Lexi i xivono xa mfumo xo humesa vatirhi lava nga ni vuswikoti eka tiko leri. Xivono lexi xi fambisana na xilaveko xa nhluvukiso wa swa sayense, tekhinoloji na vutumbuluxi ku hoxa xandla eka ikhonomi na le ka nhluvukiso wa swa ikhonomi.



Ikhonomi na ku kula ka yona yi lava xithekhiniki na vatirhi lava nga ni vuswikoti bya xiyimo xa le henhla eka tidyondzo to hambanahambana. Holobye u ta va na matimba yo yisa xivono lexi emahlweni. Tiyunivhesiti ta Afrika-Dzonga na vandla ra DA va kanetana na matimba ya Nawumbisi lowu wo antswisa lowu nyikaka Holobye matimba hikuva a va twanani na ku cinca. Va lava swilo swi tshama hi ndlela leyi swi nga xiswona hikuva swoleswo swi vuyerisa vona ntsena.



Ndzawulo ya Dyondzo ya le Henhla na Vuleteri yi nyikile swivangelo hi ku ya hi xivono xa pholisi ya xiyenge xa Dyondzo ya le Henhla na Vuleteri leswaku hikwalaho ka yini mhaka leyi

... [Narhi wu herile.] Vandla ra ANC ri seketela Nawumbisi lowu.


(Translation of Xitsonga paragraphs follows.)

[Mr E K SIWELA: Section 37 of the Bill permits the Minister of Higher Education and Training to choose sections of higher education institutions which are compelled to  provide educational programmes or vocational training as well as skills development in terms of outcome 5 of Vision 2030 of the NPD.  This is the government‘s vision to produce skilled labour force in this country. This vision is in line with the need for scientific development, technology as well as creativity in  order to contribute to the economy and economic development.



The economy and its advancement needs technology and a skilled labour force which possesses high level knowledge in various fields. The Minister will have a mandate to advance this vision. Universities in South Africa and the DA oppose the powers of the amendment Bill which empowers the Minister because they are resistant to change. They want to keep the status quo because that benefits them only.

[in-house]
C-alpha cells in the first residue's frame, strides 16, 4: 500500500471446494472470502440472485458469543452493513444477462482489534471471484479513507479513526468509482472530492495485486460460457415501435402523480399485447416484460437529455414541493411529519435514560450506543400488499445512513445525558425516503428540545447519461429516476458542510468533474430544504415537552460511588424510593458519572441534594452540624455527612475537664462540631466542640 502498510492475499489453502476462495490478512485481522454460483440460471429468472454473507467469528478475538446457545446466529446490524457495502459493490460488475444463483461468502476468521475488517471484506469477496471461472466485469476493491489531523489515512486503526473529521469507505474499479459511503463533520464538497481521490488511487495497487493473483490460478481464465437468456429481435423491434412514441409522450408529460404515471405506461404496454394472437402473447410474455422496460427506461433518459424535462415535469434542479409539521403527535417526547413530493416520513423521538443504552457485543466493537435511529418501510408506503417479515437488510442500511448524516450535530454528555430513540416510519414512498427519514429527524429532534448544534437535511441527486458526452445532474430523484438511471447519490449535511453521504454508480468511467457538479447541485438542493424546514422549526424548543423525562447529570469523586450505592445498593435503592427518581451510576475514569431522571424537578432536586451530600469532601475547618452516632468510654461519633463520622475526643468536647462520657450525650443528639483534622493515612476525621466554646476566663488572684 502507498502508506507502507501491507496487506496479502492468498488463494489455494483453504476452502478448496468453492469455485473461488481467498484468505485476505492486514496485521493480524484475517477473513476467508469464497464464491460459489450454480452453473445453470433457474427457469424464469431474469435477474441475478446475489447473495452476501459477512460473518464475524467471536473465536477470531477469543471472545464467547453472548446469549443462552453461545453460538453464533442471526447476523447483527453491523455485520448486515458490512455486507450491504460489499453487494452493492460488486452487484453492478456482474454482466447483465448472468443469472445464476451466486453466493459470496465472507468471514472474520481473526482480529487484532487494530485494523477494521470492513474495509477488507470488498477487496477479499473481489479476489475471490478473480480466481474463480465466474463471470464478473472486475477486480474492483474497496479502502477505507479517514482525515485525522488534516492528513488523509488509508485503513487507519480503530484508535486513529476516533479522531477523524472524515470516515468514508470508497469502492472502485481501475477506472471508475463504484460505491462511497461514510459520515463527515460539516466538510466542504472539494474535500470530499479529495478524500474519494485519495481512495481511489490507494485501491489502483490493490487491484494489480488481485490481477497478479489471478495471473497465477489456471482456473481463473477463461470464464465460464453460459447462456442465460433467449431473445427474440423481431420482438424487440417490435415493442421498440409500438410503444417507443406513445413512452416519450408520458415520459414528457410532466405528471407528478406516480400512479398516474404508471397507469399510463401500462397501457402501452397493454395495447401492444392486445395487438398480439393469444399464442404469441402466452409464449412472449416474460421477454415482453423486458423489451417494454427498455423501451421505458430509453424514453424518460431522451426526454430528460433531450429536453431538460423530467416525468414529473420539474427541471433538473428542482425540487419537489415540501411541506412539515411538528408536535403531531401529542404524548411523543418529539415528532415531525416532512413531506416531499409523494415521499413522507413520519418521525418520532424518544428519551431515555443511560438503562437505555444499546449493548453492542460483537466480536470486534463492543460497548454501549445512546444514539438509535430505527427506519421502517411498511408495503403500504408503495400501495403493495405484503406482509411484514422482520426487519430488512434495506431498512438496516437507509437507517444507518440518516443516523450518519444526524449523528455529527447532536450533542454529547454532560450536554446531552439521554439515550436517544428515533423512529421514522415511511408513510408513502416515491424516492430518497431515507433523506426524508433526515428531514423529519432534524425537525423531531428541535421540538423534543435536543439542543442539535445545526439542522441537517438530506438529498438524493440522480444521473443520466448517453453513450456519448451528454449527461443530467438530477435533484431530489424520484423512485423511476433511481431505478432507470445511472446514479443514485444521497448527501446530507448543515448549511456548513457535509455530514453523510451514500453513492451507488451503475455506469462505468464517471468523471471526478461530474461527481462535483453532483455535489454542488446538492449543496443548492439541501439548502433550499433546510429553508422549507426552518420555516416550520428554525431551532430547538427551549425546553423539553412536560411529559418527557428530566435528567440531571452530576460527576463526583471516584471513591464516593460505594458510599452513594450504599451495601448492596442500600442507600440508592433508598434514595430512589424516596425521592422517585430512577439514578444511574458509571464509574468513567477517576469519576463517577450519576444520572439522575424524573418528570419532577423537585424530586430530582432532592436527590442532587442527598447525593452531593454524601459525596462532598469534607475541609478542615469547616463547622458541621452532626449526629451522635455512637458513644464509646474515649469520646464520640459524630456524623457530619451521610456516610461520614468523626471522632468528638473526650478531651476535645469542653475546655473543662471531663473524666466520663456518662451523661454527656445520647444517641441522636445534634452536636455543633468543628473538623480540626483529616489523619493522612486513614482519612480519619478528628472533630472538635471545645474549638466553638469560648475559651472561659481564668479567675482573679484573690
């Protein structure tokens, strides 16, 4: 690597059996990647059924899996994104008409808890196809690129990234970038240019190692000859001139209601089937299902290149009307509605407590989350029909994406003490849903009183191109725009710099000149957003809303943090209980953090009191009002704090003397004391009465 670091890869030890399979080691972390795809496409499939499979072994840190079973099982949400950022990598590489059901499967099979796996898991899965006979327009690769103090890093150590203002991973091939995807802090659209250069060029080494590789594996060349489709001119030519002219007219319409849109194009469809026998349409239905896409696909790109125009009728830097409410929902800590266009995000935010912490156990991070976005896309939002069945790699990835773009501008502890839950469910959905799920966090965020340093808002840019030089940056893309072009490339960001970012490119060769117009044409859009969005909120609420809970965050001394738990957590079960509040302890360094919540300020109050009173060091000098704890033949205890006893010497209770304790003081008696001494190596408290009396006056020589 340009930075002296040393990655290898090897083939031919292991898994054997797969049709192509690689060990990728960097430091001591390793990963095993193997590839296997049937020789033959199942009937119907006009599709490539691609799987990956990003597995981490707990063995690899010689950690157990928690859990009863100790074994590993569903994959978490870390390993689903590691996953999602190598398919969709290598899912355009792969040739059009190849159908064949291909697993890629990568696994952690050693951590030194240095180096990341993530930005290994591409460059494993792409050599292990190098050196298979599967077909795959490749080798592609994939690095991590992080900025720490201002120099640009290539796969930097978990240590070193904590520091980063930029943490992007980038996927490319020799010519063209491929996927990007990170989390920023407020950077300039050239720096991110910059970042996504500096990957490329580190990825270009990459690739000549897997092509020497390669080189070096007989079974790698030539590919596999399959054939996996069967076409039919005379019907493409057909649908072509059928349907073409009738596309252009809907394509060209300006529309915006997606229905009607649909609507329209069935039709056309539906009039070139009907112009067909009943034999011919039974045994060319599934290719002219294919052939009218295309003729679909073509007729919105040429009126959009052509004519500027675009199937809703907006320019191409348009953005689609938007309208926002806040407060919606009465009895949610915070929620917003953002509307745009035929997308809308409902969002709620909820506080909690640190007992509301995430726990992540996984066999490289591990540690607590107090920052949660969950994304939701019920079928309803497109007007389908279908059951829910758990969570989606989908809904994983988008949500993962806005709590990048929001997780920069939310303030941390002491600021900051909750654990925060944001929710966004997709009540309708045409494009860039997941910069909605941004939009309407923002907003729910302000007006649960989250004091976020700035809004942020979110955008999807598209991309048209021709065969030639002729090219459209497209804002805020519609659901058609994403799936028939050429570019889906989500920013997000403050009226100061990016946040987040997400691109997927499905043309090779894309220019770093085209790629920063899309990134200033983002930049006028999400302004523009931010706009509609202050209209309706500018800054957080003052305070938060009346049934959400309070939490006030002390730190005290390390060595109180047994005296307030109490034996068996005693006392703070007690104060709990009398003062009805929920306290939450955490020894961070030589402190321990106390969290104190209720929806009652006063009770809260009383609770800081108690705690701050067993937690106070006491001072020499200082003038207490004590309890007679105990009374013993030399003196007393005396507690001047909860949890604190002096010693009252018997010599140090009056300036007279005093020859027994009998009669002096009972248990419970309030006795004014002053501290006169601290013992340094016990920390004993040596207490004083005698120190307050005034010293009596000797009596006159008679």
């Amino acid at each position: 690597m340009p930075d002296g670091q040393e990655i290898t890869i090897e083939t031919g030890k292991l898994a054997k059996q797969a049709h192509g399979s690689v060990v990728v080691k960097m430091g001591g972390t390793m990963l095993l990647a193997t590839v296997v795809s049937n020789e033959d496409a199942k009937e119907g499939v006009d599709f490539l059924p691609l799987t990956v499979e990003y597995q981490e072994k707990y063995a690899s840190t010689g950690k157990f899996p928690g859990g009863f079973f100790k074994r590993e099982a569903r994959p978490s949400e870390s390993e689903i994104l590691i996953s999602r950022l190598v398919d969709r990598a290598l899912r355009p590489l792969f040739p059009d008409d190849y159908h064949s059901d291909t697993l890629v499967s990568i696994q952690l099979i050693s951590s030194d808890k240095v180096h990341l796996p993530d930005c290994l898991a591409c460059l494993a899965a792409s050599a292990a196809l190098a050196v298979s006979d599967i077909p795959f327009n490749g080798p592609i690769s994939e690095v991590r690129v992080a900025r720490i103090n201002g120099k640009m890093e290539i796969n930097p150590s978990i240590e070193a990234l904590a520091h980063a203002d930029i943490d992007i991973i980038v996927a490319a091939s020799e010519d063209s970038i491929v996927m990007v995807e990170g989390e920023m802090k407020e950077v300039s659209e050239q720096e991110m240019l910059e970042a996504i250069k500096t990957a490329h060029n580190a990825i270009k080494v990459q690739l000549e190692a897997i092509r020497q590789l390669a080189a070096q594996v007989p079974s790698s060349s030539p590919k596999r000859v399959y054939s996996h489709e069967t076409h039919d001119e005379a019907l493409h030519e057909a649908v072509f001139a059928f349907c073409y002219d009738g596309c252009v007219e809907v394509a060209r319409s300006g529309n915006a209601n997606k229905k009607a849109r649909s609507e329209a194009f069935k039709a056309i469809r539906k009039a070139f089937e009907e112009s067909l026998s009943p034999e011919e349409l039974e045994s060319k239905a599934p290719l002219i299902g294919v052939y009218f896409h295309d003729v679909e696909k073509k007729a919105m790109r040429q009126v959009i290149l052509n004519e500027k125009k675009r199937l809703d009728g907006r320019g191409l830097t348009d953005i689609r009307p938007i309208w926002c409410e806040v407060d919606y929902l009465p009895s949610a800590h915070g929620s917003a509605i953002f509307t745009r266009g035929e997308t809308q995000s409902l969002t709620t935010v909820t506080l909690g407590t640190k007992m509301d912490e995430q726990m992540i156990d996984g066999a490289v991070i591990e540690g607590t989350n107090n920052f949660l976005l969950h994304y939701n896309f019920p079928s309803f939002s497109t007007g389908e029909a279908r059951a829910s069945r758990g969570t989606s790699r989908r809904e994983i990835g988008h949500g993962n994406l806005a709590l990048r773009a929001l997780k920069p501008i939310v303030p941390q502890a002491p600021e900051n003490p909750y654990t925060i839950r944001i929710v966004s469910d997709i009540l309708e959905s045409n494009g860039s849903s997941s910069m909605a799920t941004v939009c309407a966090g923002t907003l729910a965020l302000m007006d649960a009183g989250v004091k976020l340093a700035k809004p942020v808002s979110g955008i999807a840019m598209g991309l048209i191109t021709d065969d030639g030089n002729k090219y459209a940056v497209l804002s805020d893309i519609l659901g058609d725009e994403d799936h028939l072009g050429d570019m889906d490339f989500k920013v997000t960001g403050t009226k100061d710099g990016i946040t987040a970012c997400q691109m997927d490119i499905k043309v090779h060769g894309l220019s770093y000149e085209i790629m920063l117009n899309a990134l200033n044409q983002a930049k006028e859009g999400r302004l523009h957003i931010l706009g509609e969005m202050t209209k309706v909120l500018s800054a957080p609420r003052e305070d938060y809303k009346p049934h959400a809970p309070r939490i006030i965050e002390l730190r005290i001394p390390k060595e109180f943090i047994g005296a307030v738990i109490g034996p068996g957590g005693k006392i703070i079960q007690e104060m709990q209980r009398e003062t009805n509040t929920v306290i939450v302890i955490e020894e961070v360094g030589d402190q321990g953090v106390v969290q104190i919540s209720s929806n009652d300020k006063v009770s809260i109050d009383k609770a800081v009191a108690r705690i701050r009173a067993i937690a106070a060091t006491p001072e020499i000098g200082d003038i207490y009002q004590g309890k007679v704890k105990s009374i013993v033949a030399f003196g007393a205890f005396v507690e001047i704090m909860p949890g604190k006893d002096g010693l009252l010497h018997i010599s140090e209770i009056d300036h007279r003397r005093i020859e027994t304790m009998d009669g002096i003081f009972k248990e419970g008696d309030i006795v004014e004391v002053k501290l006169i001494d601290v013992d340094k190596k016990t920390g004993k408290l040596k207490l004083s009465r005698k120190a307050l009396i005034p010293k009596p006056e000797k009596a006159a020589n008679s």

The Department of Higher Education and Training did give reasons in terms of the vision of the section on Higher Education and Training as to why do this issue ... [Time expired.] The ANC supports this Bill.]




(Consideration of Bill and of Report thereon)



Mr Y CASSIM: Hon Deputy Speaker, I think this is typical, that once again the Minister is missing in action. I don‘t know if he is still in hiding from students. But they give us this, Deputy Minister, Manana, that students are saying he is only good for wearing smart suits and being in a bay. So that should sum up how important this debate is to the ANC.



But let me go into some of the matters in my short time that I have here today. Clearly, the ANC members that have come to speak have completely and mischievously missed the point. Hon Kilian for example, talks about the DA opposing the Bill based on the Minister‘s powers regarding policy determination. We have absolutely no objection to the Minister‘s ability to inform and to determine transformation policy. You know this, but you made it about that, perhaps you became confused transforming from one party to the next.



But the actual problem, here is clause 16 that amends section 42, which gives the Minister powers to issue directives if the minister has reasonable grounds to believe and that is the cracks of the matter. If the Minister has reasonable grounds to believe that someone for example is treated unfairly, he can

issue a directive which will be pretence for intervention and administration. This is the same Minister by the way, that had reasonable grounds to believe that he should go into hiding while our universities are burning.